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DPRK Asks for Light-water Reactors, Warns Japan
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Top nuclear negotiator of the Democratic People's Republic of Korea (DPRK) Kim Gye Gwan stressed on Saturday morning that DPRK needs light-water reactors for the eventual dismantlement of its nuclear facilities.

"To eventually dismantle the nuclear facilities, light-water reactors are needed," Kim told reporters at airport before leaving Beijing, where he had joined three-day talks together with top nuclear negotiators of China, Japan, the Republic of Korea, the United States and Russia.

The DPRK had asked for light-water reactors in previous rounds of the six-party talks, saying it was to meet the country's energy needs.

On the newly-closed talks in Beijing, Kim said the talks had "practical" and "constructive" atmosphere and the results of the talks were good.

He said the six top negotiators mainly discussed the implementation of the initial actions of the February 13 agreement and also on the next phase of talks.

"The DPRK will implement (commitments) of the September 19 joint statement and February 13 joint document, and we have made our position clear (during the talks)," said Kim, adding in future's working groups' meeting and next phase of talks, DPRK will carry out its obligations.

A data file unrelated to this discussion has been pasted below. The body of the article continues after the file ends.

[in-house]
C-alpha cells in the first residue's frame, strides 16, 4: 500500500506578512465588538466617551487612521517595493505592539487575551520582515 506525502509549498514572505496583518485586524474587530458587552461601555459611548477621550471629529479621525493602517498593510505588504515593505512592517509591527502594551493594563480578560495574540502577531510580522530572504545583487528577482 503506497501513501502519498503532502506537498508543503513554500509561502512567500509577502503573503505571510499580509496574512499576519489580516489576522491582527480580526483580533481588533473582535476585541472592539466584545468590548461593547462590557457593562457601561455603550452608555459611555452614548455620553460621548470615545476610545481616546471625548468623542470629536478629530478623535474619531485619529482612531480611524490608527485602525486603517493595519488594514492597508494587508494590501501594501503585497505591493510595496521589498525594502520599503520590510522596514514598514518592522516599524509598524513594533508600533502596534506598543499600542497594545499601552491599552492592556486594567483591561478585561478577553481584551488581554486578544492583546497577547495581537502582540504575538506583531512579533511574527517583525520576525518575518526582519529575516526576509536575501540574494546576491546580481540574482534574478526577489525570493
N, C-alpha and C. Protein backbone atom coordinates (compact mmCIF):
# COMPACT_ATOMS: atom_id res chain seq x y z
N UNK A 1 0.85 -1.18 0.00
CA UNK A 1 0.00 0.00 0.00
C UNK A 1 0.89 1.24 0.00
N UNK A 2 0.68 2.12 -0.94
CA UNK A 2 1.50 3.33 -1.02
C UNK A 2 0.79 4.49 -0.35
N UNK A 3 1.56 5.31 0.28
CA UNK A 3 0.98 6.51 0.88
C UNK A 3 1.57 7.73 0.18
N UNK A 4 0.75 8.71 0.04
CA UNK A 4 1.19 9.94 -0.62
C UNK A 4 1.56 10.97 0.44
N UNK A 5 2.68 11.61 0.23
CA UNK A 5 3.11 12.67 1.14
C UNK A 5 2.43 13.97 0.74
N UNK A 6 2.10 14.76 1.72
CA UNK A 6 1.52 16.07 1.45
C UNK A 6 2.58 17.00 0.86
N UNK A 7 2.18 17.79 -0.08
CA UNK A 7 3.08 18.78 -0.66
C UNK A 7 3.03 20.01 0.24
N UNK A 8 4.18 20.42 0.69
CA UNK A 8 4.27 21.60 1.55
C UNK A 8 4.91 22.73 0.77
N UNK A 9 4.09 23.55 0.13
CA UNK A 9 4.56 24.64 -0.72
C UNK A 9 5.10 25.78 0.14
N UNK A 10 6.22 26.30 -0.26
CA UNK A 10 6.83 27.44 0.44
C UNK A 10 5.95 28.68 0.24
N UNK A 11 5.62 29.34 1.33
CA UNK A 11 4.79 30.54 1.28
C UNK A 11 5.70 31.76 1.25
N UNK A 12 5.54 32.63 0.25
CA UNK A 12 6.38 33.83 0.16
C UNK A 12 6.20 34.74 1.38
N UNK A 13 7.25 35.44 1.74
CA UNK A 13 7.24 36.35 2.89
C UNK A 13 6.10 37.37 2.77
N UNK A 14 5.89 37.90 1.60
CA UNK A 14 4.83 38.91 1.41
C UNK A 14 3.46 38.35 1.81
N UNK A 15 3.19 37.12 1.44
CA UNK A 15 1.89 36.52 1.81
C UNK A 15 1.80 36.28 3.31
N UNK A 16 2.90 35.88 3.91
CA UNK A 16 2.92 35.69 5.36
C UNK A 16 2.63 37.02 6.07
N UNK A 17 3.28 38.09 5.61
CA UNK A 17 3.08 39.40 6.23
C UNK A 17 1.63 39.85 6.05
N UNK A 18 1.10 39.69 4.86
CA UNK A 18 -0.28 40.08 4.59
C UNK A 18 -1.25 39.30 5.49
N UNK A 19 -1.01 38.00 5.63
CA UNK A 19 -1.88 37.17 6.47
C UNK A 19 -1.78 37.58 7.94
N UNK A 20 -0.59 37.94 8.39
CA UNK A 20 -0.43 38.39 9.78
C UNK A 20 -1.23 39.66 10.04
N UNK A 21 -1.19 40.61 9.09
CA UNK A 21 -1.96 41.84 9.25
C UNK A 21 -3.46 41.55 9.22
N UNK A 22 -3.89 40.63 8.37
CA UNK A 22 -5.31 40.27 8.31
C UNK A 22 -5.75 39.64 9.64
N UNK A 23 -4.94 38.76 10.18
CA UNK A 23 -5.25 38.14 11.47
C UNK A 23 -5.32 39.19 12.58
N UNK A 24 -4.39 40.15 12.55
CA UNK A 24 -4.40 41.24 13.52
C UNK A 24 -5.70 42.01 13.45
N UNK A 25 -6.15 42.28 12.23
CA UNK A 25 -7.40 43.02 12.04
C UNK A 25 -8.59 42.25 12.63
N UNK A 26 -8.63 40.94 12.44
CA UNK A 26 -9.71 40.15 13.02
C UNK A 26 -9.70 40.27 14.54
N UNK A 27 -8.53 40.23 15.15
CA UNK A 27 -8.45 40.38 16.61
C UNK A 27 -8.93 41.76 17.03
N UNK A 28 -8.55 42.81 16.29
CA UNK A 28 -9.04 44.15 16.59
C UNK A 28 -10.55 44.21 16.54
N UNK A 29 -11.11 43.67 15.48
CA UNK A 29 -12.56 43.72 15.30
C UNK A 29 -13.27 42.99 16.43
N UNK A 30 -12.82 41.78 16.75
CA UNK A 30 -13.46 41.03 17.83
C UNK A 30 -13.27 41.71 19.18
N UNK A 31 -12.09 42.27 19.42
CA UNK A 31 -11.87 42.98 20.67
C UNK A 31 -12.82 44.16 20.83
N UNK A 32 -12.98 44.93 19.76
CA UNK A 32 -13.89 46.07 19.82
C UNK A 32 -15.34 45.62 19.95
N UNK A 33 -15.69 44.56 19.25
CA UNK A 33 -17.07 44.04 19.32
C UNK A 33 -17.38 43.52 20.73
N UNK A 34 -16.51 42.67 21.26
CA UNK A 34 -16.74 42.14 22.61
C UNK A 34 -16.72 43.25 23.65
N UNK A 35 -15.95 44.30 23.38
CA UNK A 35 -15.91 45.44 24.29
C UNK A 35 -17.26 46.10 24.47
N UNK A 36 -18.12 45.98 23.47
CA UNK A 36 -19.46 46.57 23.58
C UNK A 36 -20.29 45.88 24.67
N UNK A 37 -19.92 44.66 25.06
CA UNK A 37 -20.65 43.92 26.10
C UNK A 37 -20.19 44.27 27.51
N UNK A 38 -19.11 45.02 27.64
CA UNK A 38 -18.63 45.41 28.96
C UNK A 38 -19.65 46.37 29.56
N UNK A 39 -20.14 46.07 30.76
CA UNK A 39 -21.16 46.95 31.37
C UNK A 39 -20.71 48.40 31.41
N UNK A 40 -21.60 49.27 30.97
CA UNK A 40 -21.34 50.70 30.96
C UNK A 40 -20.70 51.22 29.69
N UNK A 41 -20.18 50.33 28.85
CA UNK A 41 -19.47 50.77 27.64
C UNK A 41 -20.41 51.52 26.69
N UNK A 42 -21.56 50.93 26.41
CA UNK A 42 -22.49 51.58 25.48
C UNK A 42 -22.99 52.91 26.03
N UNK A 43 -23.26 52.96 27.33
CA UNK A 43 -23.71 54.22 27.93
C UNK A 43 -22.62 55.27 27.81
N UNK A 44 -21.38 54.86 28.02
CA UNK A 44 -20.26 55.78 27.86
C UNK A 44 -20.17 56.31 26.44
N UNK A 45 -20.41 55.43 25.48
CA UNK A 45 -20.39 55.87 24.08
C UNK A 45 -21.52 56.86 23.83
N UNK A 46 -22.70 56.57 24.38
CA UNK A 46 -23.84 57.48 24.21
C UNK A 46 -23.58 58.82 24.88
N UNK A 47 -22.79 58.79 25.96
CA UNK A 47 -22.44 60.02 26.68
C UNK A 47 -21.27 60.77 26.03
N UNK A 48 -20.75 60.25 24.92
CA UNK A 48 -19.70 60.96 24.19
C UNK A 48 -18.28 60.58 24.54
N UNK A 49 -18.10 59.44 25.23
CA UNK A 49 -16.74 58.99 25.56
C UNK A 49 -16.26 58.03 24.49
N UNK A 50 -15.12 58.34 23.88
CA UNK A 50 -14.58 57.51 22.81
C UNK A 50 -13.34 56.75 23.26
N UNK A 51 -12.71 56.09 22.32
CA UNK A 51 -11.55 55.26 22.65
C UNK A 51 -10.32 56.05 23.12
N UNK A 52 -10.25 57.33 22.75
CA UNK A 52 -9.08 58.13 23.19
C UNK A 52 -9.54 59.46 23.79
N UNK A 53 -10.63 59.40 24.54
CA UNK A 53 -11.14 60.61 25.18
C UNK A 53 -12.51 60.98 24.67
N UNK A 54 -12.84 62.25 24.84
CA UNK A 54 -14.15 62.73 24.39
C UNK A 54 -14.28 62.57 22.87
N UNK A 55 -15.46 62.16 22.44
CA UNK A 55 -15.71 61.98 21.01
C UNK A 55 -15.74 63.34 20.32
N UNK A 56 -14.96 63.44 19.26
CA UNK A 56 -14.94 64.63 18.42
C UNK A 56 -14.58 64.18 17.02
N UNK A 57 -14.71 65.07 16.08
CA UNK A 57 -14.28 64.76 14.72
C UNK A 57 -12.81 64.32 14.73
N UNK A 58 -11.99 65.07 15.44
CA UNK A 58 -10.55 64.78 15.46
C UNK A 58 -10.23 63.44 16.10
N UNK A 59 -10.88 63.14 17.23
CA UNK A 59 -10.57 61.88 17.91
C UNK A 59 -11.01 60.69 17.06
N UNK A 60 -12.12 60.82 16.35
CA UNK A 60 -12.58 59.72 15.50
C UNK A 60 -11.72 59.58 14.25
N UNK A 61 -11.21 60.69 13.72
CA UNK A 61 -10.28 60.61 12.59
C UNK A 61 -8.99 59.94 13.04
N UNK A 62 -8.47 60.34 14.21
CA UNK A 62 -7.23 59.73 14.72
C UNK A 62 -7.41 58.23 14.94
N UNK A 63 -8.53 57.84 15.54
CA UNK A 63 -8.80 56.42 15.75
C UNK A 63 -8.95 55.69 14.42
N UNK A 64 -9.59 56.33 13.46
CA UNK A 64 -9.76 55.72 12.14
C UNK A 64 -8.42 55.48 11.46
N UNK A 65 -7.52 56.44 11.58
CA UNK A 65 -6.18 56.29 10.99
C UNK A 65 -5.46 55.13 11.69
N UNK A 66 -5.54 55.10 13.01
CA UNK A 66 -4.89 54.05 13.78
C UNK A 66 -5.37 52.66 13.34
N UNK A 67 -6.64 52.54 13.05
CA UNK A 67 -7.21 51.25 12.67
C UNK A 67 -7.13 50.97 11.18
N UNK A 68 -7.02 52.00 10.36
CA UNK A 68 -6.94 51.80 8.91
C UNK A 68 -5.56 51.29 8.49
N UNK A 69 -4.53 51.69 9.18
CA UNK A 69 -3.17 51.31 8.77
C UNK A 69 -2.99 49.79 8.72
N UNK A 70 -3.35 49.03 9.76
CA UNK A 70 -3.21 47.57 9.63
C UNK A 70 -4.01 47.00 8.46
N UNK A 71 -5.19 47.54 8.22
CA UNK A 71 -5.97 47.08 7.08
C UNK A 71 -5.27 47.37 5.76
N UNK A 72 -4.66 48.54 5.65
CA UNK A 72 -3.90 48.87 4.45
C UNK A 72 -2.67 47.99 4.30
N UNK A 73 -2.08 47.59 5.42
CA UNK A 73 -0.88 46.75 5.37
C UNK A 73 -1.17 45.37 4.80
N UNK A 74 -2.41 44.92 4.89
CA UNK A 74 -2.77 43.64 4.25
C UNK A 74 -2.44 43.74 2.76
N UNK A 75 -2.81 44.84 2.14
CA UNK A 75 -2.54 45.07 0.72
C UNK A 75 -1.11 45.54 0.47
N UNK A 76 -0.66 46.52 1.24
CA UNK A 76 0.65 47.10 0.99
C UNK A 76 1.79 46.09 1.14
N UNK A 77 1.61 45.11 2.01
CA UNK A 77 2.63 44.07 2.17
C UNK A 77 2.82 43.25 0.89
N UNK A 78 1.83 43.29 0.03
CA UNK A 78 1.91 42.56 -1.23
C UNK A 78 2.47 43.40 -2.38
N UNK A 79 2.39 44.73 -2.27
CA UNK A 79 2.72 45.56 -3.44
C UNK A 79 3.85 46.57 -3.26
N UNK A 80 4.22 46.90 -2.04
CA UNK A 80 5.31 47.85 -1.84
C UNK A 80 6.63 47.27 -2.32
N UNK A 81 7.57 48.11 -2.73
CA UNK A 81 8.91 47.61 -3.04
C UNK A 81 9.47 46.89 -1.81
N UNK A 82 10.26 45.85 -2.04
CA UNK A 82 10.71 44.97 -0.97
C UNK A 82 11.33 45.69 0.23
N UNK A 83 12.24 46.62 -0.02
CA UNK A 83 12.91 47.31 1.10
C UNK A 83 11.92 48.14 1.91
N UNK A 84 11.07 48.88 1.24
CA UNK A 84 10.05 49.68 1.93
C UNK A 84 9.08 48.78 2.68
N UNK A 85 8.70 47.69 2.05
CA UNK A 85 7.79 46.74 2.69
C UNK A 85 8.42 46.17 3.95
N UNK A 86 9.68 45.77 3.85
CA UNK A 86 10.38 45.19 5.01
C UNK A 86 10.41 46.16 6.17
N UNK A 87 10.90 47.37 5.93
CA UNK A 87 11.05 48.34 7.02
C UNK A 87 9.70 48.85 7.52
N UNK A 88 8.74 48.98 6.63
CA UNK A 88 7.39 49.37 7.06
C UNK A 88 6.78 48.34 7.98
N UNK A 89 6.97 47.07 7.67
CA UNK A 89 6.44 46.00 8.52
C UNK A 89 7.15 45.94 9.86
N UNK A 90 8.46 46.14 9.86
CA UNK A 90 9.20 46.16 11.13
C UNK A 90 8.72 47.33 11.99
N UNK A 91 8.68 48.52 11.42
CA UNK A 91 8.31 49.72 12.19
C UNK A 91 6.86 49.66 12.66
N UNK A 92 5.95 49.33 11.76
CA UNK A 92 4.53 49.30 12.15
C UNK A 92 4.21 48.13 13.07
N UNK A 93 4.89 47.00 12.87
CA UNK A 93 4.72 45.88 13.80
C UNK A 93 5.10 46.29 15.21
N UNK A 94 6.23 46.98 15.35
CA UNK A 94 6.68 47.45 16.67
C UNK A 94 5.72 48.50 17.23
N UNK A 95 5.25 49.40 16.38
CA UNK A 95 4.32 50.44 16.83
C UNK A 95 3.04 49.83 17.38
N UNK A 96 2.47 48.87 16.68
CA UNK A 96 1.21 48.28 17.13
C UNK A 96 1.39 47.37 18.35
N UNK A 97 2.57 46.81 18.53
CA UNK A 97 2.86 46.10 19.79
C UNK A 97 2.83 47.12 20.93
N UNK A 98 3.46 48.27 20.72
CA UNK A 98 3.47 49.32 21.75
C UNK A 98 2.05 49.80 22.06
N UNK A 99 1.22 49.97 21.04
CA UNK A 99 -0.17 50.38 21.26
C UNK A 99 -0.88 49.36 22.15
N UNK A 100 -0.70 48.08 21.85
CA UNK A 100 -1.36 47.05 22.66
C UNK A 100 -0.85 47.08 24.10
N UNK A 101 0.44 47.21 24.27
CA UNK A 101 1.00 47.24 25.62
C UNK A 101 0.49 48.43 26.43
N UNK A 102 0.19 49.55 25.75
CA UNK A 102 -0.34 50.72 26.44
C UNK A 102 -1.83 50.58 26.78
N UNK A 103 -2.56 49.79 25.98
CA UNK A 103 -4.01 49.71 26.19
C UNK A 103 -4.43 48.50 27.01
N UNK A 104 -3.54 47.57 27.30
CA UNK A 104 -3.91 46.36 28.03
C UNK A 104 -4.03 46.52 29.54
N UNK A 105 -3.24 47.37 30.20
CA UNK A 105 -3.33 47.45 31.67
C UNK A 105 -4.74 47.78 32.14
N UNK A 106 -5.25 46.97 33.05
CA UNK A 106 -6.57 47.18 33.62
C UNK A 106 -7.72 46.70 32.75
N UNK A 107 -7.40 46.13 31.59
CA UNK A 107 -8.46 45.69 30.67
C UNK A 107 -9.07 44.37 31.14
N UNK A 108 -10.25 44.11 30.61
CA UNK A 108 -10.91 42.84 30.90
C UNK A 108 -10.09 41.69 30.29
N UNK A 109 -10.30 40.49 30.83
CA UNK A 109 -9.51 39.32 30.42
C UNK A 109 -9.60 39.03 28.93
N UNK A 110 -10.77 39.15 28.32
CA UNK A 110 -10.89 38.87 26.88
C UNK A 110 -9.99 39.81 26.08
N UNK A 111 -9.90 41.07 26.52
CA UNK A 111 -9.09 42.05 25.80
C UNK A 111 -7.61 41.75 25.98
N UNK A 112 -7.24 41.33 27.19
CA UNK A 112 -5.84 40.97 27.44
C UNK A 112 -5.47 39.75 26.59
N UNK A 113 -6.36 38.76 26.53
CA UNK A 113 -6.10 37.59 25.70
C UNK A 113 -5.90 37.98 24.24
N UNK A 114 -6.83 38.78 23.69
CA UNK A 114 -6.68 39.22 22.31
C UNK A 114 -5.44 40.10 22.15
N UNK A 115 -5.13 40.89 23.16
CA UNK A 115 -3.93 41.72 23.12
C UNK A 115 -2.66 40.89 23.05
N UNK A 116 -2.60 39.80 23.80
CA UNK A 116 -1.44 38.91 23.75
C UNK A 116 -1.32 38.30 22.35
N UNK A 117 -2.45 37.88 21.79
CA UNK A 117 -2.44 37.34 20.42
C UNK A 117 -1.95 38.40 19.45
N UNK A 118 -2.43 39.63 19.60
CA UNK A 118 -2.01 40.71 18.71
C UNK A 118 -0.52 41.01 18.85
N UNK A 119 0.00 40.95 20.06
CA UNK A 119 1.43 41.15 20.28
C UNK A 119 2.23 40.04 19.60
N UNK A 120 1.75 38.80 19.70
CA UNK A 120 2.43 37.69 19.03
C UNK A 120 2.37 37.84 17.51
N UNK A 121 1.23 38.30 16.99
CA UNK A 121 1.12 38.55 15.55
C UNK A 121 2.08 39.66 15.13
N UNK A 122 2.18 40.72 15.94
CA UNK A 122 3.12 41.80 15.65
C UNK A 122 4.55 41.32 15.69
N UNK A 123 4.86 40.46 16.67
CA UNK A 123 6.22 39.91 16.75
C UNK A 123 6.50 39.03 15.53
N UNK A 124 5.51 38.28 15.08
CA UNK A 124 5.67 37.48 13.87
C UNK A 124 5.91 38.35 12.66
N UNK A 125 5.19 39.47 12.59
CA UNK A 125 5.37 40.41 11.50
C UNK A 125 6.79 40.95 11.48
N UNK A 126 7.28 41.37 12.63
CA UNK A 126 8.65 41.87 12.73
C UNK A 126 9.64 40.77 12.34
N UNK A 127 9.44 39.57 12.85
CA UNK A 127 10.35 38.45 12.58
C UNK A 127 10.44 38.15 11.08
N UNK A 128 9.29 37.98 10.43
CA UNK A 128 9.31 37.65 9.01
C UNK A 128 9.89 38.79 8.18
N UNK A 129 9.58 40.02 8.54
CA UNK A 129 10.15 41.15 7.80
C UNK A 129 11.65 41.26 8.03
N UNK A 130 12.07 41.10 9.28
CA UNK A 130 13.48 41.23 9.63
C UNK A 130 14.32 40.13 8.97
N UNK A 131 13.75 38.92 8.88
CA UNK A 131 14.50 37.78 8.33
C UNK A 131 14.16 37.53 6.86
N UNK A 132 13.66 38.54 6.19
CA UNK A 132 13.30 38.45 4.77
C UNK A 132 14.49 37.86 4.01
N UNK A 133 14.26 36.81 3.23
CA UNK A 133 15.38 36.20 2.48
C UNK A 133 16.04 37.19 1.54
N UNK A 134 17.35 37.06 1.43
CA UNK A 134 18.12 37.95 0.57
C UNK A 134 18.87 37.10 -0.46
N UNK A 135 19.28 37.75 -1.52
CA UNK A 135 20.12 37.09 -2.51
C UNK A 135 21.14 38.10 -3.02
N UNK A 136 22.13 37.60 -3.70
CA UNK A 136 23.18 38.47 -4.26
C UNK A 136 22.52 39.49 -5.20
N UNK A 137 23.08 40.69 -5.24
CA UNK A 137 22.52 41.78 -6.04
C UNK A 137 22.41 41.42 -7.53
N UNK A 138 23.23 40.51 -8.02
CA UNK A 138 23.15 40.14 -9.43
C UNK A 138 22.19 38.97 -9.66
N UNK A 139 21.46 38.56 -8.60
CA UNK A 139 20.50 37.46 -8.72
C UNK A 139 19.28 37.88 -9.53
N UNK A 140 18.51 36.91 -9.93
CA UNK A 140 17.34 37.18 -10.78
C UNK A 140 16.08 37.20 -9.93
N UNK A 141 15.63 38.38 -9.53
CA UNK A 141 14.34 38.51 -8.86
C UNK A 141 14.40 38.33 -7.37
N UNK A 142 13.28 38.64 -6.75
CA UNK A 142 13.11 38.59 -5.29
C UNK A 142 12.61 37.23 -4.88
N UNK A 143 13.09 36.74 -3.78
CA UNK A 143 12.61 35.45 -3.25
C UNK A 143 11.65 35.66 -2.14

Kim said he had met with Japanese top negotiator Kenichiro Sasae within the framework of the six-party talks at Sasae's request and they discussed the progress of the talks and DPRK-Japan relations.

Kim warned that Japan would face disaster if Japan steps up pressure on DPRK.

"Japan is infringing upon our national sovereignty and creating a crisis by giving political pressure to DPRK, which is worse than financial sanctions," said Kim, "if Japan steps further than this, I warned that there will be a disaster."

Up to now, all the six top negotiators have left Beijing. The ROK top negotiator Chun Yung-woo also left Beijing on Saturday and had arrived at the airport before Kim.

Chun told reporters that he was satisfied with the talks in Beijing and there were a lot of things which need to be done in a month.

The closed-door talks between the six chief delegates ended on Friday morning with a schedule for the next round of negotiations, but without a disarmament deadline.

Delegates attending the meeting decided to convene in early September for another round of talks and the five working groups will meet by the end of August to discuss technical details concerning the disablement of the nuclear facilities of DPRK.

(Xinhua News Agency July 21, 2007)

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